I used my toe to knock on the door. When the sheriff opened it for me, I thought I was going to pee myself. My brain was doing flip flops in my head. All I could see was him in his blue uniform standing behind my mother as she lay across our dining table with tears falling from her eyes. I turned my head as to not make eye contact with him and set my tray on his desk.
"Would you like me to take the dinners to the prisoners for you?" I asked in the politest voice that I could muster.
"Just be careful and don't get too close," he said.
I set his dinner down in front of him.
As I carried the tray with the dinners for the two prisoners down the hallway to their cells, I heard the sheriff yell out, "This is what you call dinner . . . cabbage soup?"
I passed the plates through the slots in the iron bars and one of the prisoners also grumbled about having cabbage soup as his dinner. Then he sniffed the cloth napkin that covered his plate.
"That don't smell like no cabbage soup."
"It's not. Not for you, only him," as I nodded toward the door, and pulled the napkin back exposing a nice thick slice of beef and a potato. "Shh. Don't say anything."
I cringed as I walked back toward the office and the prisoner started to yell, "Hey sheriff," my heart skipped a beat, "this cabbage soup sure smells mighty good."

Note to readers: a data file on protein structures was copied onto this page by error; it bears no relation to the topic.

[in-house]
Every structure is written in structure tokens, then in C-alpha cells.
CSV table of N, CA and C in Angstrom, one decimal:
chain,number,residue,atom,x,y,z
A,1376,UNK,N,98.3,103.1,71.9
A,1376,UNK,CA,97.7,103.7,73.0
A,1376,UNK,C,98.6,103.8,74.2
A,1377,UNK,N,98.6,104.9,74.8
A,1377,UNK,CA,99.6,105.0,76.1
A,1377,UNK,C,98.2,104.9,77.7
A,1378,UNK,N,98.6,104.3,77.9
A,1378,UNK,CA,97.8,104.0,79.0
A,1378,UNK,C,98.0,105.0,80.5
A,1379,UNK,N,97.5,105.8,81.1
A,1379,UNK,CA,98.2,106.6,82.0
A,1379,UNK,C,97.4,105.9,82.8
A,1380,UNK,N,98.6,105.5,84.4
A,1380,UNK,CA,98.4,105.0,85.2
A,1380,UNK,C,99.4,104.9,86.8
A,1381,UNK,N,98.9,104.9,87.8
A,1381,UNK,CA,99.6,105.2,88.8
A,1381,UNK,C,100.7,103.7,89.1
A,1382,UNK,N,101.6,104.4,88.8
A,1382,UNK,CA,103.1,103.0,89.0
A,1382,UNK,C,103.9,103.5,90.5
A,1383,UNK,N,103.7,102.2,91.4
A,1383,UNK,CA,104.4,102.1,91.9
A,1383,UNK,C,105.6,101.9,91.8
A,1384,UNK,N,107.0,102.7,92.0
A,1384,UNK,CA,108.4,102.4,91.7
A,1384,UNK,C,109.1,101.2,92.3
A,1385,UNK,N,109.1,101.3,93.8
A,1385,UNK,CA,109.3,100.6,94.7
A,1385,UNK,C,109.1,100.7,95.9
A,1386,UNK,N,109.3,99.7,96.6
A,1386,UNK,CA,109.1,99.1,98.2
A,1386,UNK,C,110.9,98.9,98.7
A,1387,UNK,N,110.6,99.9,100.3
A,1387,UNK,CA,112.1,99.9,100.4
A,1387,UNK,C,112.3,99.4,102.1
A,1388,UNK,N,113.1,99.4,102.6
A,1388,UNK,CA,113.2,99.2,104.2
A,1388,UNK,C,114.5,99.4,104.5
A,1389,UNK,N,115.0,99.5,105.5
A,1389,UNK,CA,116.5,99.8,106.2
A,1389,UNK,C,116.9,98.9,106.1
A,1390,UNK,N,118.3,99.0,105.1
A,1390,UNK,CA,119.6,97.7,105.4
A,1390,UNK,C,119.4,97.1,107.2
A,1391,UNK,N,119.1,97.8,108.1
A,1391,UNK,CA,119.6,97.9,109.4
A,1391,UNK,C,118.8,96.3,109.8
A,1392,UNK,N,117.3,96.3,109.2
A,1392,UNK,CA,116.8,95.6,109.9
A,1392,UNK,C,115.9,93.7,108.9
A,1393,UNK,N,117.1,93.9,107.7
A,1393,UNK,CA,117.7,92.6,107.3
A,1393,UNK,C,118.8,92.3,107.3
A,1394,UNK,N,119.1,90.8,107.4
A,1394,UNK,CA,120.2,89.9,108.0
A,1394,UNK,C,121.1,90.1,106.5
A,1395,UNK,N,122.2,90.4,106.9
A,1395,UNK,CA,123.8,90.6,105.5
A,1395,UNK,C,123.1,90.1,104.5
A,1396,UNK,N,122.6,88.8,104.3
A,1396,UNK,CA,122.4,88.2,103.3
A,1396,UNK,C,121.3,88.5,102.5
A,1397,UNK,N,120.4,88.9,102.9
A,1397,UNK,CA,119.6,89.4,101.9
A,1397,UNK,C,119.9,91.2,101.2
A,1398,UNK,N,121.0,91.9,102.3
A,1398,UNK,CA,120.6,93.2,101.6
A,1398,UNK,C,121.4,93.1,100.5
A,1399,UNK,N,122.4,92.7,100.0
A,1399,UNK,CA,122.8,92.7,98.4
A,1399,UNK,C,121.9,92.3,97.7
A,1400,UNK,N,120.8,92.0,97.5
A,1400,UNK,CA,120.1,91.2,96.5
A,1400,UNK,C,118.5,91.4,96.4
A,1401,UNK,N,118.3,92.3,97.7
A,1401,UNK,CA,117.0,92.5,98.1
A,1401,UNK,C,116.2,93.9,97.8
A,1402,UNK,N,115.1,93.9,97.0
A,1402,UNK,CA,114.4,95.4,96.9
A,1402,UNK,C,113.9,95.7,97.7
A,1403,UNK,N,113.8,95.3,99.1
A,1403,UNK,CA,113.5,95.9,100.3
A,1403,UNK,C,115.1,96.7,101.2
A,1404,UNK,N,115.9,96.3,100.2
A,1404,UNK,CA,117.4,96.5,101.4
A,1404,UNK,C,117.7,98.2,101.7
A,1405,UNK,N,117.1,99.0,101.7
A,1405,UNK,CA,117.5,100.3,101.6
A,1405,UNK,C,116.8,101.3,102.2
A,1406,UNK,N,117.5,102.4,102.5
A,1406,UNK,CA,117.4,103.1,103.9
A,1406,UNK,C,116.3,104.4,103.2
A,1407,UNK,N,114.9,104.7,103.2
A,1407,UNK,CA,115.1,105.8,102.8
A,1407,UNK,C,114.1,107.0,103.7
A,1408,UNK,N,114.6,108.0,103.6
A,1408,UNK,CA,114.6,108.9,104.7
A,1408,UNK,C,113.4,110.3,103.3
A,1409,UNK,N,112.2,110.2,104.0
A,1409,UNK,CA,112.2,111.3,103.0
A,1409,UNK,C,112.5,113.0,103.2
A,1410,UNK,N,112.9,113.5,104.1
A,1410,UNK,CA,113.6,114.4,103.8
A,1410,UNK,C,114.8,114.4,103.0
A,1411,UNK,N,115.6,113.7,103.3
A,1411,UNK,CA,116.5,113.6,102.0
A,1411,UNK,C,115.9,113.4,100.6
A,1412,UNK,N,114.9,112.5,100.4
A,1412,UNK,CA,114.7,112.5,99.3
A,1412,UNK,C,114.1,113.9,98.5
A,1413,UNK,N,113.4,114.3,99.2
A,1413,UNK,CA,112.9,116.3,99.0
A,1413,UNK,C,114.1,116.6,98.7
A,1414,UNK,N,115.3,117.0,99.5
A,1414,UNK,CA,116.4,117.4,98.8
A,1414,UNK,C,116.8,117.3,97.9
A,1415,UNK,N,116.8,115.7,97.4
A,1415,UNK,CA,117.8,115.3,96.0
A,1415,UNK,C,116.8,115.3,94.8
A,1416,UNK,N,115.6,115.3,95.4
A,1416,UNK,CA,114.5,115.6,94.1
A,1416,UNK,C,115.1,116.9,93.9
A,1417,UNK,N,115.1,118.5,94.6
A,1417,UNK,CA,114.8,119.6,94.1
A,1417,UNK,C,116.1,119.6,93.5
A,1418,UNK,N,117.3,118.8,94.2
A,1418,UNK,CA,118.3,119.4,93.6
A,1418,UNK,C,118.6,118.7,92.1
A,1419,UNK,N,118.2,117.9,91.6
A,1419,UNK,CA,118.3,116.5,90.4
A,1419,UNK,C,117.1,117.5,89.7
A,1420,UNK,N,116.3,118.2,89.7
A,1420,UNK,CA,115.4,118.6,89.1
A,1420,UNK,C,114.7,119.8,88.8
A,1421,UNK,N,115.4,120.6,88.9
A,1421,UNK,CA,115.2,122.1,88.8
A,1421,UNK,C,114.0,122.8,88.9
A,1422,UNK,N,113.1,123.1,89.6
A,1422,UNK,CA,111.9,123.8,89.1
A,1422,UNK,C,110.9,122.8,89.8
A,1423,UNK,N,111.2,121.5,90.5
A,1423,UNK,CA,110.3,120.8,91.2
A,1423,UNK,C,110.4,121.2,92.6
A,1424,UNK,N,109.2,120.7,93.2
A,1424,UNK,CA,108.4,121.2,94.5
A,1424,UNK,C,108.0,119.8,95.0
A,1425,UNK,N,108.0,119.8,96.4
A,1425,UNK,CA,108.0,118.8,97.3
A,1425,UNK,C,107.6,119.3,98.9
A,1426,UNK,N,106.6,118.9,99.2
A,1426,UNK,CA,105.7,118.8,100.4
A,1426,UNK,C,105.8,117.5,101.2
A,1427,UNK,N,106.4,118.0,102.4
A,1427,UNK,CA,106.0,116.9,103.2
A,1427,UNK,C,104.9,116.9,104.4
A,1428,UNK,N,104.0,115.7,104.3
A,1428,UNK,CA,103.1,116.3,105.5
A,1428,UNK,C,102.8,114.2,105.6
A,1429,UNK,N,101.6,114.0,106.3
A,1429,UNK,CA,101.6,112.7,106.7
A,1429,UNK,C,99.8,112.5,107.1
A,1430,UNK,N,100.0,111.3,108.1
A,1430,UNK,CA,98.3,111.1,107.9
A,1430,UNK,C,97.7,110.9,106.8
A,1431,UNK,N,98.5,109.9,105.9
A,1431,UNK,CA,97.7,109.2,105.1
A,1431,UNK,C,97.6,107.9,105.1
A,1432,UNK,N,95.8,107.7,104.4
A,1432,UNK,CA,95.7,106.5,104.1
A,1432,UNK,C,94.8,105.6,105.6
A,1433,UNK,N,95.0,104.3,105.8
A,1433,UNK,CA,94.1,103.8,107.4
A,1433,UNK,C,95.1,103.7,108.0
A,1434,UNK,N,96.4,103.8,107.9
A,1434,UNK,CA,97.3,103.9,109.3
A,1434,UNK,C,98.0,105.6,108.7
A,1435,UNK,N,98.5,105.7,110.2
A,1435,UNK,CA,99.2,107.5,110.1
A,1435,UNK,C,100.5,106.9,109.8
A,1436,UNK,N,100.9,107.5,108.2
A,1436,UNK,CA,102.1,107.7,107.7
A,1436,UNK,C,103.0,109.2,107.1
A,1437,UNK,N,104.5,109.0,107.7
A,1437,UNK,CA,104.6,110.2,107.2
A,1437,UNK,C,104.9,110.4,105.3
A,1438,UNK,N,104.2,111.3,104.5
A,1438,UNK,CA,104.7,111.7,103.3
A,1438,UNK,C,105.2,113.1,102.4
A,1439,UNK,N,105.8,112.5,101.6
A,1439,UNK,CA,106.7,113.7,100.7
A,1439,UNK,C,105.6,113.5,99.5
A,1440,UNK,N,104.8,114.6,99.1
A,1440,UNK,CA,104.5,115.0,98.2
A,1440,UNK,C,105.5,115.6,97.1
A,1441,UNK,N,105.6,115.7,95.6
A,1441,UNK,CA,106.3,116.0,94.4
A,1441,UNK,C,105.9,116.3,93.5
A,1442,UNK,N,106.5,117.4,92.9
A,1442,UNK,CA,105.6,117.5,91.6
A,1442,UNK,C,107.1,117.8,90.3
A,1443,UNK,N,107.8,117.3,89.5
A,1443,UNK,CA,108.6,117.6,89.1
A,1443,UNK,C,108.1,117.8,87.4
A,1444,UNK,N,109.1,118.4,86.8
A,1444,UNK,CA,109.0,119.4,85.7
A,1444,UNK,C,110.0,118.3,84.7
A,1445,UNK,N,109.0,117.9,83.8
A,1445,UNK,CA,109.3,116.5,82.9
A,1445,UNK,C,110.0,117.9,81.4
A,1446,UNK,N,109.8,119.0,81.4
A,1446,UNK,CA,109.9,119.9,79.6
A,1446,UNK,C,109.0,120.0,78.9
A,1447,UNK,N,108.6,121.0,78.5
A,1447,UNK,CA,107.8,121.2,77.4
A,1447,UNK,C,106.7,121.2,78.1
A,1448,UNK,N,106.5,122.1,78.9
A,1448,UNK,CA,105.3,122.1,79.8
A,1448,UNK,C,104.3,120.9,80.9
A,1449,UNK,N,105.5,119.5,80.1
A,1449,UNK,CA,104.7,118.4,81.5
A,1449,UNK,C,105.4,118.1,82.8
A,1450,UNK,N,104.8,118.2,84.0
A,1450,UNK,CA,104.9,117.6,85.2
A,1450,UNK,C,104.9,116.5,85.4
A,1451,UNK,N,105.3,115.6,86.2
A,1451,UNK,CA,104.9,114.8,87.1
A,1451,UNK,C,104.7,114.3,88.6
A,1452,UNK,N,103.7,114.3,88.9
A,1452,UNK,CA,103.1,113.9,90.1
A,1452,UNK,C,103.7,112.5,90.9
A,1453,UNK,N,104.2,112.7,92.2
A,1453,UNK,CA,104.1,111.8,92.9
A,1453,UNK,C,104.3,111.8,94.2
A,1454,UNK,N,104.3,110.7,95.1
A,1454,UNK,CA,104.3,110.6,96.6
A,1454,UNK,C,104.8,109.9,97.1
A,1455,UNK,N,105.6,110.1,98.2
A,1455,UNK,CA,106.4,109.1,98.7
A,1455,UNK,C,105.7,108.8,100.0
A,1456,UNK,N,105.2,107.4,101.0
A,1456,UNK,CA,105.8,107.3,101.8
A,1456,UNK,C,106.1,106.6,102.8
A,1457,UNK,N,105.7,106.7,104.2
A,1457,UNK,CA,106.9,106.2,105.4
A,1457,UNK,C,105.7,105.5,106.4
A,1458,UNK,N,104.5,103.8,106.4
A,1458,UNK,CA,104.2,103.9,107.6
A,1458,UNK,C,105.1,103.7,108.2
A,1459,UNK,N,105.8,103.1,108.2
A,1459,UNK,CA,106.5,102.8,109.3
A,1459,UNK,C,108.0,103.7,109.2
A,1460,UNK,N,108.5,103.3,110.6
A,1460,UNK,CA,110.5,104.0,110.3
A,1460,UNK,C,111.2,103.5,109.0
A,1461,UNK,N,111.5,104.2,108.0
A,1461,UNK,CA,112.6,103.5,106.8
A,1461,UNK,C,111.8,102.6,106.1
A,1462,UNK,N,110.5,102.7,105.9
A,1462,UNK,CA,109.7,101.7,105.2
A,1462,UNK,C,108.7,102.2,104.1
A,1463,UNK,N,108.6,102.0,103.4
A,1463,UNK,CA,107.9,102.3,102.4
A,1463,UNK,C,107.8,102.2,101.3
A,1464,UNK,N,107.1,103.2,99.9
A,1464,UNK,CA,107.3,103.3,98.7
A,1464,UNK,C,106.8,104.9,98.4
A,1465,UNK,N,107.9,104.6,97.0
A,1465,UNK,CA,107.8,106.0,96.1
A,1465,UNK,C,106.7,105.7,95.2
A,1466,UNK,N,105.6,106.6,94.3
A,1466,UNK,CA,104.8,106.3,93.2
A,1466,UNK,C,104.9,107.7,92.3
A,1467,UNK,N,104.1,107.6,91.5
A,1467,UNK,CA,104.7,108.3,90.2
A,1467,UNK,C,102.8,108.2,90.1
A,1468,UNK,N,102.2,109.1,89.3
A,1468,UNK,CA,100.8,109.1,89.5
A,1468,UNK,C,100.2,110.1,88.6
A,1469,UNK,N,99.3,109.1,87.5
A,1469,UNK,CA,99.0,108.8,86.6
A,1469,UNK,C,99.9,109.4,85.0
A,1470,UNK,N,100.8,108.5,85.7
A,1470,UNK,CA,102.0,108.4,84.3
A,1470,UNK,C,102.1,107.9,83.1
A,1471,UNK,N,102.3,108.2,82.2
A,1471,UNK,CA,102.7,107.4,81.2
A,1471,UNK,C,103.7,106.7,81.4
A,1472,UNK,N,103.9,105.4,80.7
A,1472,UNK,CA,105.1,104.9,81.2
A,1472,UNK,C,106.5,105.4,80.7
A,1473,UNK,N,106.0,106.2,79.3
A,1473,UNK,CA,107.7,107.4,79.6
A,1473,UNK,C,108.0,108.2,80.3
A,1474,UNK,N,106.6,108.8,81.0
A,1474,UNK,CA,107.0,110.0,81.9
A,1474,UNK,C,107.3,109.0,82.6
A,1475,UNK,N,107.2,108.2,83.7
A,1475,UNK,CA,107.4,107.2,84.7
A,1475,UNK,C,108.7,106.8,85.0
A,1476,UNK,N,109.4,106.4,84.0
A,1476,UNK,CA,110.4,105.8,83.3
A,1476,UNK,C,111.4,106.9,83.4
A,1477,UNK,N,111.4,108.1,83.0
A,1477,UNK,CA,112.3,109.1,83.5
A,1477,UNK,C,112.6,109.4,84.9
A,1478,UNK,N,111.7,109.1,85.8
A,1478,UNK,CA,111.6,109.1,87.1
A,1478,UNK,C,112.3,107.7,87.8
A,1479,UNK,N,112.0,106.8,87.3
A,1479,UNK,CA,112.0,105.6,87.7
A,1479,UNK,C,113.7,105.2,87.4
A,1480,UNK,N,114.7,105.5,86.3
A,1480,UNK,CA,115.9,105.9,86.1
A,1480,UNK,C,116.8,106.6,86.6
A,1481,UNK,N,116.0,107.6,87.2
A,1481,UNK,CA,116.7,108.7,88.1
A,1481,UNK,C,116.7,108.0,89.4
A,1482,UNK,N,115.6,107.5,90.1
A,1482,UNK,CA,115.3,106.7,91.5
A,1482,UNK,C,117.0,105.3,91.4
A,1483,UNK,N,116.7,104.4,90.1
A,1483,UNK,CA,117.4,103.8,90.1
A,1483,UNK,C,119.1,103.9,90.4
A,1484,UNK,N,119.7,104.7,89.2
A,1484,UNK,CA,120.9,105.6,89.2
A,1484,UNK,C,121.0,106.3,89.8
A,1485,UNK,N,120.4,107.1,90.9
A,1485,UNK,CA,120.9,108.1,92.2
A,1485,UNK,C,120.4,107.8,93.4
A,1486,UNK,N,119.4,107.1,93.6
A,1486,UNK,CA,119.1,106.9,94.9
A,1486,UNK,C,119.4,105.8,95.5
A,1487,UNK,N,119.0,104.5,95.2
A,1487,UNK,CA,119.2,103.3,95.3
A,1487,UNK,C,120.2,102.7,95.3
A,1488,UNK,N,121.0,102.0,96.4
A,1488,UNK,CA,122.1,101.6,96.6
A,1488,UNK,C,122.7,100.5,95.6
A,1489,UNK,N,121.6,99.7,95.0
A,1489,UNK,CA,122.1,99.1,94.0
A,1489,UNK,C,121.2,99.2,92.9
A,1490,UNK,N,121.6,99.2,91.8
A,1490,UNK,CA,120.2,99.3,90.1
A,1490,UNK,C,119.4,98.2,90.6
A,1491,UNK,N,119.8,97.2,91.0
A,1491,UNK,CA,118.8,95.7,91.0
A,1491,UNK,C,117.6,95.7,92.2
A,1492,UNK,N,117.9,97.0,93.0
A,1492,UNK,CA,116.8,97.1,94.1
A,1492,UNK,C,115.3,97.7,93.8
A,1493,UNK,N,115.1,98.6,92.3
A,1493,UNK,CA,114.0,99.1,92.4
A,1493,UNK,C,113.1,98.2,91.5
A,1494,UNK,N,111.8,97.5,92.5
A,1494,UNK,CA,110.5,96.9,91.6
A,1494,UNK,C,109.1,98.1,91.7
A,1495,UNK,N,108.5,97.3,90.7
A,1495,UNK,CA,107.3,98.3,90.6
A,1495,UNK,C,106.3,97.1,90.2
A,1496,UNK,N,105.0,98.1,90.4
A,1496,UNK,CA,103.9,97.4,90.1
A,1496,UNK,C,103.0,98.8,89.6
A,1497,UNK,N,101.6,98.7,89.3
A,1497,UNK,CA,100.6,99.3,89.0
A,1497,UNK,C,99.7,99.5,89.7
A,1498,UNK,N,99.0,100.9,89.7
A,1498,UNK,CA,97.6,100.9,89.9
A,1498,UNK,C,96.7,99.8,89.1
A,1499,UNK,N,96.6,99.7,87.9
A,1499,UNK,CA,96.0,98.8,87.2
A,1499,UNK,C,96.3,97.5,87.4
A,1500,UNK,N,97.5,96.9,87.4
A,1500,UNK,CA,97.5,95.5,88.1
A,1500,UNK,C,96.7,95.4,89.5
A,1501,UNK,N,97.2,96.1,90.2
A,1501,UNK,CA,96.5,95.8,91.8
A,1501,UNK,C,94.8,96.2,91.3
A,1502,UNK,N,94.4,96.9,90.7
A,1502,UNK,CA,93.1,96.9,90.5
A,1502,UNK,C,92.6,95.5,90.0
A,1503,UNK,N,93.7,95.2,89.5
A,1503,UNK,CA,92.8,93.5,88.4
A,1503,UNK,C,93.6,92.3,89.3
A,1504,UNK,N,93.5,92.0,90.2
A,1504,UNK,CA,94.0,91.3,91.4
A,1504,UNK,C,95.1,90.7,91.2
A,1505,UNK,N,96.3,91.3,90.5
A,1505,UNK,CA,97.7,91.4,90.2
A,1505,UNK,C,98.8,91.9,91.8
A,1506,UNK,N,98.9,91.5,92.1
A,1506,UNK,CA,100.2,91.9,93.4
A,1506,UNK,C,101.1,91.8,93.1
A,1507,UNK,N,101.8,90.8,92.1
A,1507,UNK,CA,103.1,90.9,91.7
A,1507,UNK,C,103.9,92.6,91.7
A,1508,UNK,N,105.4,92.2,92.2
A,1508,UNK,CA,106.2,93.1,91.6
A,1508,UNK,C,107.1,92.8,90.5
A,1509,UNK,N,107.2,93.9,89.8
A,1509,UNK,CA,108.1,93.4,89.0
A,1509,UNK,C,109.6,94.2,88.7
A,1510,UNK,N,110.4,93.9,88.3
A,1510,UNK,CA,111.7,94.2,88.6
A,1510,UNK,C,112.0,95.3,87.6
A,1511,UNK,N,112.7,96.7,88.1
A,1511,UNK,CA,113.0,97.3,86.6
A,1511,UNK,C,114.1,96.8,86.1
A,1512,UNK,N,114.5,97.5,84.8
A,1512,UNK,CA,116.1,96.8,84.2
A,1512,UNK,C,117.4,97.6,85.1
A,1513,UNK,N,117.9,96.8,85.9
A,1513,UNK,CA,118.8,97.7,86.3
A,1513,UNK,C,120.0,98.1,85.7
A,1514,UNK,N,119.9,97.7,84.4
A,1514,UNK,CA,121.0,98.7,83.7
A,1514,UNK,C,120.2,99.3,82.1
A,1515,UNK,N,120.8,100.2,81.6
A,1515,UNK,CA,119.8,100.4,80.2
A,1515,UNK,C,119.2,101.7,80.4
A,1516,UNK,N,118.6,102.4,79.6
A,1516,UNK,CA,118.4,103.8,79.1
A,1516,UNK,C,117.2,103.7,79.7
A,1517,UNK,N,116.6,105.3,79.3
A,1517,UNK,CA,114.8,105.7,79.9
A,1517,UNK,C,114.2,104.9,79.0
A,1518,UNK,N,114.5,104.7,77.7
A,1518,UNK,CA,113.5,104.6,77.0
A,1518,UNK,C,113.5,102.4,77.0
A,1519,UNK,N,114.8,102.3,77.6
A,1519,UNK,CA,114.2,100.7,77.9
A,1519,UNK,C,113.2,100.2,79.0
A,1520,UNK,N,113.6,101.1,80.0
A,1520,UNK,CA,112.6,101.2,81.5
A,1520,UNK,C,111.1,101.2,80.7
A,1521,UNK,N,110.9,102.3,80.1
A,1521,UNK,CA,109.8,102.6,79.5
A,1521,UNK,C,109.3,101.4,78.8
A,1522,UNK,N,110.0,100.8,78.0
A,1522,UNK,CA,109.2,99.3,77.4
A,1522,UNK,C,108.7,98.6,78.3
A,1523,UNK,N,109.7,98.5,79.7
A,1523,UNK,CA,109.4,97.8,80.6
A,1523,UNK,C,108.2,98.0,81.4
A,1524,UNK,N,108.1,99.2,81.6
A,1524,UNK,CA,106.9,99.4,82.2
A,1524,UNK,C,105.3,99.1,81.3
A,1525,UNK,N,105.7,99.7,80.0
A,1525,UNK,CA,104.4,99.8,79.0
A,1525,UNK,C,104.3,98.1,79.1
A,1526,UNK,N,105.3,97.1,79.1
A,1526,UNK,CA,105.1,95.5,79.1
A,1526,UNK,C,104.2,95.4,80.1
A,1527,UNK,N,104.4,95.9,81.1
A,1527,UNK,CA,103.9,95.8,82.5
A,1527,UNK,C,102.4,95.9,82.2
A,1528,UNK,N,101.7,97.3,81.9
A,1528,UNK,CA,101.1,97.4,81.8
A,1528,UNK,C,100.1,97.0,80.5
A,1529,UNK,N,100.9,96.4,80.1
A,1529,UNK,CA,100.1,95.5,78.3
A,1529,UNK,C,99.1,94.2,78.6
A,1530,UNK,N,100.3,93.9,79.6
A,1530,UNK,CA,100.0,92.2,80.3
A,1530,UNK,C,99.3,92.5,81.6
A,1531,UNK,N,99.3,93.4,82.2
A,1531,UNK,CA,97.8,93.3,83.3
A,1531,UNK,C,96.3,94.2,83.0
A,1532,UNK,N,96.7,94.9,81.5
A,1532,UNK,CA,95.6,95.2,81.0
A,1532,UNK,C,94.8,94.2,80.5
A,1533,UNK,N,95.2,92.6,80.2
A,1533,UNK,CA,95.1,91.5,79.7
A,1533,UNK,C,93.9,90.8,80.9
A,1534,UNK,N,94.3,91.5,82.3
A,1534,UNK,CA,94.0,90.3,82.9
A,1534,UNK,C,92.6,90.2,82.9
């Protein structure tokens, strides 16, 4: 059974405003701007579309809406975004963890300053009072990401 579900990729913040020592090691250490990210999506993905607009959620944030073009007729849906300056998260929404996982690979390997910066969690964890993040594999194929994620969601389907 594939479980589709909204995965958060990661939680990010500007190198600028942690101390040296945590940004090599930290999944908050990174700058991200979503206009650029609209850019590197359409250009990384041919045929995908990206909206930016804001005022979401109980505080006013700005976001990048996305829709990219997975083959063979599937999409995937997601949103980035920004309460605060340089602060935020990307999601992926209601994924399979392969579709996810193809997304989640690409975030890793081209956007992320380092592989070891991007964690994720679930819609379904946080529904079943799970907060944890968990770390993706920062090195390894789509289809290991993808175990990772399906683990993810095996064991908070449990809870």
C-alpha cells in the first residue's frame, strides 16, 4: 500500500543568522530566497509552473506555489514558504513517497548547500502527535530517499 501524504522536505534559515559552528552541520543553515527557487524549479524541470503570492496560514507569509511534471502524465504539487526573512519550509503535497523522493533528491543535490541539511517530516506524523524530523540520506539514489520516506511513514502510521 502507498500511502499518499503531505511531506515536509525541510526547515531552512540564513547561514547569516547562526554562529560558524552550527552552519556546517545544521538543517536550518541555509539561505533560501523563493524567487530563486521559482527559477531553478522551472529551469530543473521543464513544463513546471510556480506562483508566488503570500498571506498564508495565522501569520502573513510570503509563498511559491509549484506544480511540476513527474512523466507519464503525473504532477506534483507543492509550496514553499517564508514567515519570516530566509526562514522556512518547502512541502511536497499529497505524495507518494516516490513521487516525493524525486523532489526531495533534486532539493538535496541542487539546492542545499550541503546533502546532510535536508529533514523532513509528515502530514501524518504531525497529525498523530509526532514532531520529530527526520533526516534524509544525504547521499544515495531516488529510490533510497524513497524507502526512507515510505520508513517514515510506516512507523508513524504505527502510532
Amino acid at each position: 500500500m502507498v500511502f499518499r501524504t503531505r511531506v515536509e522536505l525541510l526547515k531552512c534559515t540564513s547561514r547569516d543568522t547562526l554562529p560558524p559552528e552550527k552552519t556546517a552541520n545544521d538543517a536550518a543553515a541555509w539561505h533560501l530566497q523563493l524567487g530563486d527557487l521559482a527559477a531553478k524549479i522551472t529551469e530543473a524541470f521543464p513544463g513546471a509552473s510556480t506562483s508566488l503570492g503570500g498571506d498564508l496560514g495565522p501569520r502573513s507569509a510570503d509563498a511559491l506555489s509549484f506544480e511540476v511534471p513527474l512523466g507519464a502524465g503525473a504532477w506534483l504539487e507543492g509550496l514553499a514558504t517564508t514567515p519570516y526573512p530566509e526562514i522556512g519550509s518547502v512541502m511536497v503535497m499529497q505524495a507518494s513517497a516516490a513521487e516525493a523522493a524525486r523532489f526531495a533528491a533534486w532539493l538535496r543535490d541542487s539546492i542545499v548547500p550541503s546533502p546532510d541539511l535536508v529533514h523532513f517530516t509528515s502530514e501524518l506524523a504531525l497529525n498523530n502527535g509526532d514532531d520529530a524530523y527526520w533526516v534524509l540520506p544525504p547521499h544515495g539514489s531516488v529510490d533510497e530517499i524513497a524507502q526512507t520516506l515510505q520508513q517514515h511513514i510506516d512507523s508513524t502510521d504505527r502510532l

I smiled to myself all the way back to the hotel.
* * *
I laid sleepless on my bed. My brain cells were square dancing with each other trying to figure out a way to avenge what I watched him do to Mother and Victoria.
As I stared at the strange shadows on the wall, caused by the candle flickering on the nightstand, I wondered to myself, did I have it in me to be a murderer too? I certainly could never get away with just walking up to him and putting a bullet through him. No, I had to come up with a way that no one would ever suspect me.
I was startled back to reality when the shadow of a mouse was cast upon the wall. I grabbed the candle and held it high above my head, frantically searching around the room for it. I spotted it. It was the biggest mouse I'd ever seen.